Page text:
“Blame it on Jerry” was a typical quick response in my younger days, when questioned about some less than ideal decision. Mr. Jerry Garcia was a towering figure to me and since work was not such a priority back then, there was time for fishing or travelling somewhere to see him. Alas, we grow older and now the vices of that psychedelic scene may be partially replaced with the vice or vise, of tying flies and I blame it on Gerry.
Gerry Engel is my wife’s uncle who lives out west, where there’s more trees than people and that’s just fine. He’s an experienced tyer with an excess of tying materials. He asked if I wanted some. I declined. Flies cost about two dollars and I knew, I just knew, I absolutely knew getting involved with tying flies, as interesting as it may be, was a terribly bad idea and would cost me dearly in the end.
That said, people who love us don’t necessarily listen to us, especially when they believe they know the answer to their question does not always require our involvement.
Some call that wisdom.
“No thank you,” I said. “There’s just no space in my schedule for another hobby,” was my second answer to his first question asked a second time. I’ve seen those people, you know the ones, heads bent over vices, mumbling through fly shops and classes, dirty hats pulled down low, fleece vests covered in dog hair, talking about some single 9/16” strand of sparkle and three turns of yellow 6/0 something or other. At The Bears Den I once yanked my son by the arm to save him from the vices on those tables, fearing he would want to know more and if we could buy some maribou, whatever that was.
Then, I caved.
“I packed all the shit I could in there and still have some odds and ends I will send along eventually,” Gerry wrote in an email. Truth is, he shipped a handmade cedar chest stuffed to the gills with feathers, hooks, tools, beads, hackle, dubbing and a chunk of what I’m pretty sure is antelope butt. It was the ultimate Pandora’s box of everything fly tying. Bewildered by 47 pounds of oiler puffs, elk hock and thread, I called out for help.
RIDEM’s Kimberly Sullivan and Scott Travers run a really wonderful Aquatic Resource Education program which offers, thankfully, fly tying lessons. For those who grumble, “where do all my tax dollars go?”, the ARE program is 100% federally funded from monies coming from sportsmen and women. To be precise, “Funds are derived from a 10-percent excise tax on certain items of sport fishing tackle, a 3-percent excise tax on fish finders and electric trolling motors, import duties on fishing tackle, yachts and pleasure craft, interest on the account, and a portion of motorboat fuel tax revenues and small engine fuel taxes authorized under the Internal Revenue Code.”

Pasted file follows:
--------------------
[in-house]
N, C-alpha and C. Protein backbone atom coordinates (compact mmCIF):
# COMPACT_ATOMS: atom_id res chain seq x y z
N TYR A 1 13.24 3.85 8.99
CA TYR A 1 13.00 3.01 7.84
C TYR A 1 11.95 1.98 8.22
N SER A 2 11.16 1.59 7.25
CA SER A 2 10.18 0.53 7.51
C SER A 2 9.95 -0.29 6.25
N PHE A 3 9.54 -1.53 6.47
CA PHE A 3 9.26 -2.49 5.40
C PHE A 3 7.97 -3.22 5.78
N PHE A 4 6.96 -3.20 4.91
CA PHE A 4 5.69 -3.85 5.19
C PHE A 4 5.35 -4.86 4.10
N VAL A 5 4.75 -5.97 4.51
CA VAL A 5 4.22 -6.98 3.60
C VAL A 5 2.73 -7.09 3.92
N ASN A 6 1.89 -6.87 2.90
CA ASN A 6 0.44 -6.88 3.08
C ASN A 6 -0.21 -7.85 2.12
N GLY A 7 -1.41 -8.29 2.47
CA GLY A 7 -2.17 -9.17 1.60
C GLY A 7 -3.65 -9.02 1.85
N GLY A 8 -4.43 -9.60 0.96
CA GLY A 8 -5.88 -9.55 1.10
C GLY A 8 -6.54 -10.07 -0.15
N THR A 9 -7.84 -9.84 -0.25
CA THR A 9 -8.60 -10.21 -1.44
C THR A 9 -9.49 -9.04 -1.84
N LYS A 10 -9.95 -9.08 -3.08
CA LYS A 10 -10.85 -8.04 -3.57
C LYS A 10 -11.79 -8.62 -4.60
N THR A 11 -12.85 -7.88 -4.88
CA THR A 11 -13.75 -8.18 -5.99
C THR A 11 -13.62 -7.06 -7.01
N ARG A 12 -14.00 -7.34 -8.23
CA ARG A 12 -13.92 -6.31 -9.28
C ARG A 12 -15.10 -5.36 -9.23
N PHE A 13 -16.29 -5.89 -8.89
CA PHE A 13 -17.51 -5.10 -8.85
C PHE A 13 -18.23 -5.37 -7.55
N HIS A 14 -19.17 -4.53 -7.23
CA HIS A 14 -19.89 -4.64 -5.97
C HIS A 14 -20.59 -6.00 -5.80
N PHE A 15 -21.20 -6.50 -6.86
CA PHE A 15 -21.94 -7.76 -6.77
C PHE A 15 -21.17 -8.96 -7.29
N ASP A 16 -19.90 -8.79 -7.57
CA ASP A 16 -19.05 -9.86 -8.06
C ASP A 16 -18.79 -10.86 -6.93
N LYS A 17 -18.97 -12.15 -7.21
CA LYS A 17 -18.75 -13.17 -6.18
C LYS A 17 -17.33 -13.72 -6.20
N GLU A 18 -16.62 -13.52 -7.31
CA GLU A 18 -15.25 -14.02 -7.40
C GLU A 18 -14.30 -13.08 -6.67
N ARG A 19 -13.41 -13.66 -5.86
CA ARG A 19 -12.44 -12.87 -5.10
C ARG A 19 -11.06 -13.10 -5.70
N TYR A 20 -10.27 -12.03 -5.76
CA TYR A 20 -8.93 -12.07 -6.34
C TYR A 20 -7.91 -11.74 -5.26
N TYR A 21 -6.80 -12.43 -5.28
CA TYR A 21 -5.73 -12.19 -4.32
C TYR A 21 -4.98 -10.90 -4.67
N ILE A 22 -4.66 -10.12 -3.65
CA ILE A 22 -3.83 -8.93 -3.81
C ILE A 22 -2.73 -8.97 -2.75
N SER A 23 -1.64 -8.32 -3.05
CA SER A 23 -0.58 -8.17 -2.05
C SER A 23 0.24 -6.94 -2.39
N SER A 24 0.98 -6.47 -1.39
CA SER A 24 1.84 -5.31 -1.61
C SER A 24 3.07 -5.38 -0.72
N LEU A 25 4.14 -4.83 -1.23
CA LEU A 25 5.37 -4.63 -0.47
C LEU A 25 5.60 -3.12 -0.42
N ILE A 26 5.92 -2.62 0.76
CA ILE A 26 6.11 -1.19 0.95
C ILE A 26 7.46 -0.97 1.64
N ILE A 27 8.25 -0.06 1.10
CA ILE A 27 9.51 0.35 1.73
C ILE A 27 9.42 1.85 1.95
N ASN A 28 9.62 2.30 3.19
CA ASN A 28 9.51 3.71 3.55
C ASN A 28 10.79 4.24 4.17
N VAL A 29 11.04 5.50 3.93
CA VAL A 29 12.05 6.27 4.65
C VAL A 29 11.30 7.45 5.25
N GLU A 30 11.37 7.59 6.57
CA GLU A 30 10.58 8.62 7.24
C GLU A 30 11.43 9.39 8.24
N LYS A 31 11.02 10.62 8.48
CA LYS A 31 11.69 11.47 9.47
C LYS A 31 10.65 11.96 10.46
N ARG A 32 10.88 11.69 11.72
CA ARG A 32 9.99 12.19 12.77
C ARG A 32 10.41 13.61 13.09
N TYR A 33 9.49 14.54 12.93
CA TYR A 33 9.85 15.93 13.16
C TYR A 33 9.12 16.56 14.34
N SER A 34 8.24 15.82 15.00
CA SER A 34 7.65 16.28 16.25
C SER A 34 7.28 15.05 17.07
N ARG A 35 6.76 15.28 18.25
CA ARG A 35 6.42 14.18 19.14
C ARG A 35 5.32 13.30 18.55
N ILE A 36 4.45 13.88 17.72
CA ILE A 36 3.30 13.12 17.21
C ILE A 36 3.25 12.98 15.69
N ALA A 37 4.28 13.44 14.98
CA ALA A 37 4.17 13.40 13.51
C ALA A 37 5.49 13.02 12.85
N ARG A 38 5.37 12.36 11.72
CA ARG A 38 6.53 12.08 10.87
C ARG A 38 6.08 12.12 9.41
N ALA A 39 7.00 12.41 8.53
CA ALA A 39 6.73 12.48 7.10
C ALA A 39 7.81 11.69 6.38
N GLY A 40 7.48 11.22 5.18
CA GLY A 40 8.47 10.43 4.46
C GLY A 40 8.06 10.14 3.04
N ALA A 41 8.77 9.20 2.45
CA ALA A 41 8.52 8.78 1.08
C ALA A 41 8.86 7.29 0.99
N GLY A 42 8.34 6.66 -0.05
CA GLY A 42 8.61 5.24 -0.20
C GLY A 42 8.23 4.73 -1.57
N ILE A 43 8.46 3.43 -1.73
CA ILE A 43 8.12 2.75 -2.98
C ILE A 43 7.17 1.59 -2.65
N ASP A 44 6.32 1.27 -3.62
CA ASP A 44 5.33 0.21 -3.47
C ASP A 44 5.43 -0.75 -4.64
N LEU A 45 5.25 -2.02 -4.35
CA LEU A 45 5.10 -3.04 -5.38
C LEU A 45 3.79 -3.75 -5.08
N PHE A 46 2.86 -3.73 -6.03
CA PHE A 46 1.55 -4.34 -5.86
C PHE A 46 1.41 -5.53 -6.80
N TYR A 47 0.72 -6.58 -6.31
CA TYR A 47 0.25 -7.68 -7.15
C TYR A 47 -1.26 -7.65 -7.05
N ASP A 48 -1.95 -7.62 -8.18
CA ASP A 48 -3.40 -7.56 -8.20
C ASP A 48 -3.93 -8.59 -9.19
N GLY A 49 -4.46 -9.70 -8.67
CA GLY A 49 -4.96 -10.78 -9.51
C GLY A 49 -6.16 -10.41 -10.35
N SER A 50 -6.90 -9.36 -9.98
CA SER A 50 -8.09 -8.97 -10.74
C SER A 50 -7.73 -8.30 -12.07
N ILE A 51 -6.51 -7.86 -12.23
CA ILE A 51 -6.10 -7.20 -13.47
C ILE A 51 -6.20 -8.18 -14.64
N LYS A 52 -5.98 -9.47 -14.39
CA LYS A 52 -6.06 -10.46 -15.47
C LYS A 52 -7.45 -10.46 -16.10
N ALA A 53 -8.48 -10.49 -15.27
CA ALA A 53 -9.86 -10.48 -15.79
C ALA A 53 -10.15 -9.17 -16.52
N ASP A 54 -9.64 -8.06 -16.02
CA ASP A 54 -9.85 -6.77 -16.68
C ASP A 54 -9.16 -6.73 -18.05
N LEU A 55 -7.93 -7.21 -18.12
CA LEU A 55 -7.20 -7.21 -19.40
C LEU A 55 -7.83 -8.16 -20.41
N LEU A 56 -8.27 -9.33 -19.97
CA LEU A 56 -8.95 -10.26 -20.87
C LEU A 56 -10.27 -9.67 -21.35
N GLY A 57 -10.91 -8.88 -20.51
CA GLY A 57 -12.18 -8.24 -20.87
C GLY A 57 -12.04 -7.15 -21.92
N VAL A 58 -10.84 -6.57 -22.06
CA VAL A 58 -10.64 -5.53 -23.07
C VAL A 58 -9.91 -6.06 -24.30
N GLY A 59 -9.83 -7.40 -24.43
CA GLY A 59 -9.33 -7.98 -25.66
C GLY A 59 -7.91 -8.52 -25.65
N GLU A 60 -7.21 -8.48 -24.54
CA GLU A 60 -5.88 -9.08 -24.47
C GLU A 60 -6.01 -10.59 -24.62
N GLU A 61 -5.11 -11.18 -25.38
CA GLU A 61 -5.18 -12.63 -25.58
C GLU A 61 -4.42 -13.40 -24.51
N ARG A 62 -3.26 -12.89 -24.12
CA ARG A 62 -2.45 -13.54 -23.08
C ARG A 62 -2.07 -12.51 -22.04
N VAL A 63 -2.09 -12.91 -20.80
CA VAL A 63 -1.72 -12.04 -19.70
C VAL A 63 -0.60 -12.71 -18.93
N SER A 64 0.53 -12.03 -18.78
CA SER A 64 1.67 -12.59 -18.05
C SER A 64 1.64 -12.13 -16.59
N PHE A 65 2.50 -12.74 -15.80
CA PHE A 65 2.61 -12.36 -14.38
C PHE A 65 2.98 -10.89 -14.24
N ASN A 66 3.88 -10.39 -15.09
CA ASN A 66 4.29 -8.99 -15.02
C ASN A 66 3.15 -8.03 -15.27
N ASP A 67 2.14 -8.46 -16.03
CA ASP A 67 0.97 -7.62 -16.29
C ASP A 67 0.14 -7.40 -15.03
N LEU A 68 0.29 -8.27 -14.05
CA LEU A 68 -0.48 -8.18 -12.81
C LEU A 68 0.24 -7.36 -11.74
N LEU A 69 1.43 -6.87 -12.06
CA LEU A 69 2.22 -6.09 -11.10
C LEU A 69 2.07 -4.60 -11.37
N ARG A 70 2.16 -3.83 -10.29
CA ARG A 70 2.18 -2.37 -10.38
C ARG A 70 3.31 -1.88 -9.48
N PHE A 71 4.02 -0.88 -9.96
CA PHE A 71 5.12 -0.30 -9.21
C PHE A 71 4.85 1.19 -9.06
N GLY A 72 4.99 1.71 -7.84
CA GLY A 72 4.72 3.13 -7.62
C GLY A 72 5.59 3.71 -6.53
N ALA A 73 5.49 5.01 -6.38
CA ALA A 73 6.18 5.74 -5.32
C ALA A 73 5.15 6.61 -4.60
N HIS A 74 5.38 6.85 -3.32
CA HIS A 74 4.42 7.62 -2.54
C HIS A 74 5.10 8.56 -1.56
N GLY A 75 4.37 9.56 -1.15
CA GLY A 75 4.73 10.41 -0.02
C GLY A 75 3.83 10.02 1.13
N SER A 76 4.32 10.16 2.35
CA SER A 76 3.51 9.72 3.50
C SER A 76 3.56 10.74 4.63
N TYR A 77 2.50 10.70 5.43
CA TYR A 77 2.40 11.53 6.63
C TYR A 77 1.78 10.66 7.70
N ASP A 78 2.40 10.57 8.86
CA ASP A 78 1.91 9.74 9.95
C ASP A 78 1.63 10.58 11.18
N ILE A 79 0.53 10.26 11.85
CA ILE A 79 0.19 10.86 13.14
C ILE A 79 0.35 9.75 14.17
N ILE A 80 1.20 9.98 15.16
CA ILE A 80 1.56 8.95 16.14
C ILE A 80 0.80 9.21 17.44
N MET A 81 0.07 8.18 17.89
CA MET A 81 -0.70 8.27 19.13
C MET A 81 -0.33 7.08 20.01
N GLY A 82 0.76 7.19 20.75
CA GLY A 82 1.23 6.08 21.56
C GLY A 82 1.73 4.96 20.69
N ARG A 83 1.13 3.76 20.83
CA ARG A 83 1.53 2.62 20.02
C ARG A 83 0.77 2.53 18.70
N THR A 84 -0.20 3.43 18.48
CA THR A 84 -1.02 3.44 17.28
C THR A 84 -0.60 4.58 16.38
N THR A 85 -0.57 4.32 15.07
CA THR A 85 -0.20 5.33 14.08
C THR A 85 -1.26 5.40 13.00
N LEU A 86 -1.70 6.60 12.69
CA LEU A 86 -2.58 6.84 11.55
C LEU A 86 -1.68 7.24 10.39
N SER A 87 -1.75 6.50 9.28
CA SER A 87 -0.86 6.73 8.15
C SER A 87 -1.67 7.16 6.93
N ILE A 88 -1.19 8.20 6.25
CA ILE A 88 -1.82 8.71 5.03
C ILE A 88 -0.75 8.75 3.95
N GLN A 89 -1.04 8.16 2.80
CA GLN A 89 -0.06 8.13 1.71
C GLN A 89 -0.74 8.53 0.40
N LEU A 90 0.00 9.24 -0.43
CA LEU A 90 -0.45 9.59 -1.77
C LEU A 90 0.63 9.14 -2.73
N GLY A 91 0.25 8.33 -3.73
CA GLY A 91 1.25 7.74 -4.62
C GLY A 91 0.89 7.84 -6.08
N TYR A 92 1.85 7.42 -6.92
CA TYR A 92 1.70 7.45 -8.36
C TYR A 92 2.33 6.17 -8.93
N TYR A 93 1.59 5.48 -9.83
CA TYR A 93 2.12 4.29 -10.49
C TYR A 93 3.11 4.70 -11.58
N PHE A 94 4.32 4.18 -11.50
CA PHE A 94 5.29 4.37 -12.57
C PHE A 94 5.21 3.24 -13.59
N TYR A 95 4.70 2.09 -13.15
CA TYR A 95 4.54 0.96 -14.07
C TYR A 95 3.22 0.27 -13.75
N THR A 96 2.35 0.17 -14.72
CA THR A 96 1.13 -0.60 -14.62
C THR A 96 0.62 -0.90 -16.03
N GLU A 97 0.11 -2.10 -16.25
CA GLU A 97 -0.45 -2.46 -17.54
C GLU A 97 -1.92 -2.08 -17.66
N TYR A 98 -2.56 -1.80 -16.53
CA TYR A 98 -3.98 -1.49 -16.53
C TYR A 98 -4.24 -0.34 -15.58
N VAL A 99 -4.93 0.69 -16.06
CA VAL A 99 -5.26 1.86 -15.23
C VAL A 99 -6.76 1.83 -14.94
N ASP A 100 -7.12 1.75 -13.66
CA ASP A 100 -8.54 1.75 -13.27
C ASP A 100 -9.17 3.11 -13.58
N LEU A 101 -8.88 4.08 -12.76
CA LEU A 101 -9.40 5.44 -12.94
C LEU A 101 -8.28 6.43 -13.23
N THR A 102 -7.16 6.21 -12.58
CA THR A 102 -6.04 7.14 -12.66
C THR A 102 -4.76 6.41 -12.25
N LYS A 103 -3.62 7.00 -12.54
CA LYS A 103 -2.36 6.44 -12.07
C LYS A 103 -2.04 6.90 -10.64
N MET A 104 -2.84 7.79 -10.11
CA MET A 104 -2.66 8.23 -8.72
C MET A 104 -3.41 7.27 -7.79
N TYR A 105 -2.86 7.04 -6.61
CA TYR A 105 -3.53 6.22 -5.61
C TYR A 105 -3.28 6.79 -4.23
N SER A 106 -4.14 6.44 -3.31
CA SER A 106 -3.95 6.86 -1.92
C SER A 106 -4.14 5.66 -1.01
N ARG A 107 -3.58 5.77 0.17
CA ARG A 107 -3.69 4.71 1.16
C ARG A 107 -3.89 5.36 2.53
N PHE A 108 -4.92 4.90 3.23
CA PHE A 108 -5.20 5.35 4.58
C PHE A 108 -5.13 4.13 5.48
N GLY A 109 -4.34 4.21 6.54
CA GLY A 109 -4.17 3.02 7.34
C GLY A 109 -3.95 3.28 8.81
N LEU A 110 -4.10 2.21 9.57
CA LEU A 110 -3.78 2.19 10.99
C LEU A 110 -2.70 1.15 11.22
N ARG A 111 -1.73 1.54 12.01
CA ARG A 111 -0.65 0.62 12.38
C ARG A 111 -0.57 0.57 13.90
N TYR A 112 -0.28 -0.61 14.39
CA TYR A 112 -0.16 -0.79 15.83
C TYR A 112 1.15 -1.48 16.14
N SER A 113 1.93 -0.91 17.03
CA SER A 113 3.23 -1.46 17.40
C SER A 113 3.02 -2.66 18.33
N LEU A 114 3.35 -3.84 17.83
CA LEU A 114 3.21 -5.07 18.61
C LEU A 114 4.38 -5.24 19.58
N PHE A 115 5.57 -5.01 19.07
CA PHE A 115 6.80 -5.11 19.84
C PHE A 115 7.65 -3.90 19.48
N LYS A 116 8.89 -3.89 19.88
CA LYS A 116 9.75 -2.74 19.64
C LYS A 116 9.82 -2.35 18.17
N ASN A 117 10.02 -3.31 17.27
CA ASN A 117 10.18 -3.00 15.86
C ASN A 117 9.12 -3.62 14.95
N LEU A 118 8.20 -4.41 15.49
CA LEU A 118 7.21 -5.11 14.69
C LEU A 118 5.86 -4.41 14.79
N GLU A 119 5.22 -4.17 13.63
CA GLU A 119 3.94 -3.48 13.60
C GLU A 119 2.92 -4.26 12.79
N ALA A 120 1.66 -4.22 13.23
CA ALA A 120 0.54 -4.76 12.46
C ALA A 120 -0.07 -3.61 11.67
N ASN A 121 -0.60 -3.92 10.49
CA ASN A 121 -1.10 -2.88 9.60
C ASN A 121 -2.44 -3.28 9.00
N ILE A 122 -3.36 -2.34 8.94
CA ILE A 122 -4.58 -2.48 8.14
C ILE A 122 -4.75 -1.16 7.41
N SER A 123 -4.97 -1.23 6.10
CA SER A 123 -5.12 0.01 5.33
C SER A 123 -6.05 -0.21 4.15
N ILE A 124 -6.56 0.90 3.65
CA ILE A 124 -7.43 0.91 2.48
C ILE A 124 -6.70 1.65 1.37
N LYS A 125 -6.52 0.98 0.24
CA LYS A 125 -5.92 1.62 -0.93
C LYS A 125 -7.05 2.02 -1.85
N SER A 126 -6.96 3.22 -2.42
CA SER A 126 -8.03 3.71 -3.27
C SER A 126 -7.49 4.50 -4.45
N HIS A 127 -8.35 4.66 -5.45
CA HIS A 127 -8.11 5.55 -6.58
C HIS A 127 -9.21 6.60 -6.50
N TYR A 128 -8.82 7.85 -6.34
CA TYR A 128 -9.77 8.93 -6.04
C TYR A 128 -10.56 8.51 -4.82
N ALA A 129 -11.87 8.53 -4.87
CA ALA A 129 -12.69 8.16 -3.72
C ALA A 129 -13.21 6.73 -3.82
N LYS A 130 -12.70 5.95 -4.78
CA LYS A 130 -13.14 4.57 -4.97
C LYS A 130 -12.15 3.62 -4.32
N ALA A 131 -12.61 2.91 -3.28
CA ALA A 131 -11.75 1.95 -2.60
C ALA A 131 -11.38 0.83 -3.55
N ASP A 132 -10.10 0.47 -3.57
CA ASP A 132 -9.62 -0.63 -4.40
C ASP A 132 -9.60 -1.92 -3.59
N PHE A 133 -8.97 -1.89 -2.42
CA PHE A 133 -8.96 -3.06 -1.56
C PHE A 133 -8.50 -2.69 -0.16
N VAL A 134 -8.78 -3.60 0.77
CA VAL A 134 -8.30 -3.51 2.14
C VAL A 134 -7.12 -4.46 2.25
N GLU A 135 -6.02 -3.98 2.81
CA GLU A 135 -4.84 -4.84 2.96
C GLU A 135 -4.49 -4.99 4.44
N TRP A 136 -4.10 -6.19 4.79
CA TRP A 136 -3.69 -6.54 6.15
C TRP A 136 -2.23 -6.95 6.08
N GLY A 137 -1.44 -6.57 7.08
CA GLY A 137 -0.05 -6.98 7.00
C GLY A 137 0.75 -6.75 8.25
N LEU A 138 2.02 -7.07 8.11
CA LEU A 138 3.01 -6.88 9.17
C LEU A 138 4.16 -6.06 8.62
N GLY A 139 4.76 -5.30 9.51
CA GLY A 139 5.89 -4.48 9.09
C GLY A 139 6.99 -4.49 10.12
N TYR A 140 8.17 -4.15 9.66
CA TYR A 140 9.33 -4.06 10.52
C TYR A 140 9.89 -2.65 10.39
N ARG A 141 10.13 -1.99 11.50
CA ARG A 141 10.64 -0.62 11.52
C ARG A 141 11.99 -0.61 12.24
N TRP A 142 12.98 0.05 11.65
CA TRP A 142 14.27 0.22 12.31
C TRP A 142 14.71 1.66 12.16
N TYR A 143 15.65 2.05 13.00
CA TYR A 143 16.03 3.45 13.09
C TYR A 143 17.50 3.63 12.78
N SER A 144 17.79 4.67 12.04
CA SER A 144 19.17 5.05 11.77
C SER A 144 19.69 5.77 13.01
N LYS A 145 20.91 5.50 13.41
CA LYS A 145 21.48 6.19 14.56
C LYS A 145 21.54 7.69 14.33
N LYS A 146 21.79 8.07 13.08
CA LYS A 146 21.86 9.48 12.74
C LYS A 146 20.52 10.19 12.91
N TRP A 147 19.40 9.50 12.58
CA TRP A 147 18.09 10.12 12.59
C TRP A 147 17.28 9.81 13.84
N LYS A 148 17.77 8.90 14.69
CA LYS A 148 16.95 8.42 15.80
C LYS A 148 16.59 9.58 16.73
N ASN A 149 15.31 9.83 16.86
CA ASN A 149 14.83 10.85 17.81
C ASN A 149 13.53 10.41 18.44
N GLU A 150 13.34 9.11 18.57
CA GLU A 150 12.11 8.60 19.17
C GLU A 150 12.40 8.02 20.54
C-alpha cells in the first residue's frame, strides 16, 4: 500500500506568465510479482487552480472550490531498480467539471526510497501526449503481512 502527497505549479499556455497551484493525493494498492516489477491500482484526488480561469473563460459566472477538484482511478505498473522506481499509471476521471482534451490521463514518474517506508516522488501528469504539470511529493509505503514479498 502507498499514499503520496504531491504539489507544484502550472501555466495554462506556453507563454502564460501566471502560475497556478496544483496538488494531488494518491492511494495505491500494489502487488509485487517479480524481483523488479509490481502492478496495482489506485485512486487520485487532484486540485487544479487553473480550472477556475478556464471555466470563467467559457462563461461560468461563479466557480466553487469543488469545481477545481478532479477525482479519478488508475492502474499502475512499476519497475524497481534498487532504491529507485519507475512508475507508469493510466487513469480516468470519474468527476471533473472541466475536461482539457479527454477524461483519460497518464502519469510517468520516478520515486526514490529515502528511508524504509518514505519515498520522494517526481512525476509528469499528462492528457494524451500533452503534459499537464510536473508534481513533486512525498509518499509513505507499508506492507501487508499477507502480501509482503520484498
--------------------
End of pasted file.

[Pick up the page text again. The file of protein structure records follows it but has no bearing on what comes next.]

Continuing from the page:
So that’s our money very well spent and that’s that.
Jeff Perry of the United Fly Tyers of Rhode Island led our small group of novice tyers, with me a consistent five minutes behind. As I worked over and cursed over Gerry’s vice, Jeff asked “Are you sure you’re not left handed?” Several times, actually. I’m not, I just couldn’t figure out which way to wind the thread, crooked or arthritic. I was a mess. In a beginner level, read non-judgmental, tying class, the pressure mounted.
“This is a pretty basic pattern, it’ll be easy,” said Jeff. Sweat ran from my temples. The nice Portuguese man across the table tried not to stare at my “fly”, which resembled shredded orange corn husks wrapped with an unraveled shoelace on a hook bent from being ten dozen times reattached to the vice.
He stared. I understood and forgave him.
“Tying is the sort of hobby that starts with a shoe box full of roadkill, hooks and thread and then you find yourself building an addition on the house, trust me,” he wrote.
Exactly as I feared. With so many Jerry Garcia shows still ringing in my poor ears and a nine inch nail sized strand of glittering ostrich ribbon wedged under my fingernail, I lowered my head in defeat. The fly looked like it would go six feet, turn turtle and crash. I Googled “epic fail.” Nobody looked up. “Take your time, there is absolutely no rush. None,” an instructor said. We could all use a little more of that counsel in our daily lives.
I struggled getting several pieces of orange whitetail body hair out of my beard, wondering what kind of deer has orange hair…
You made me laugh with this one. Thanks.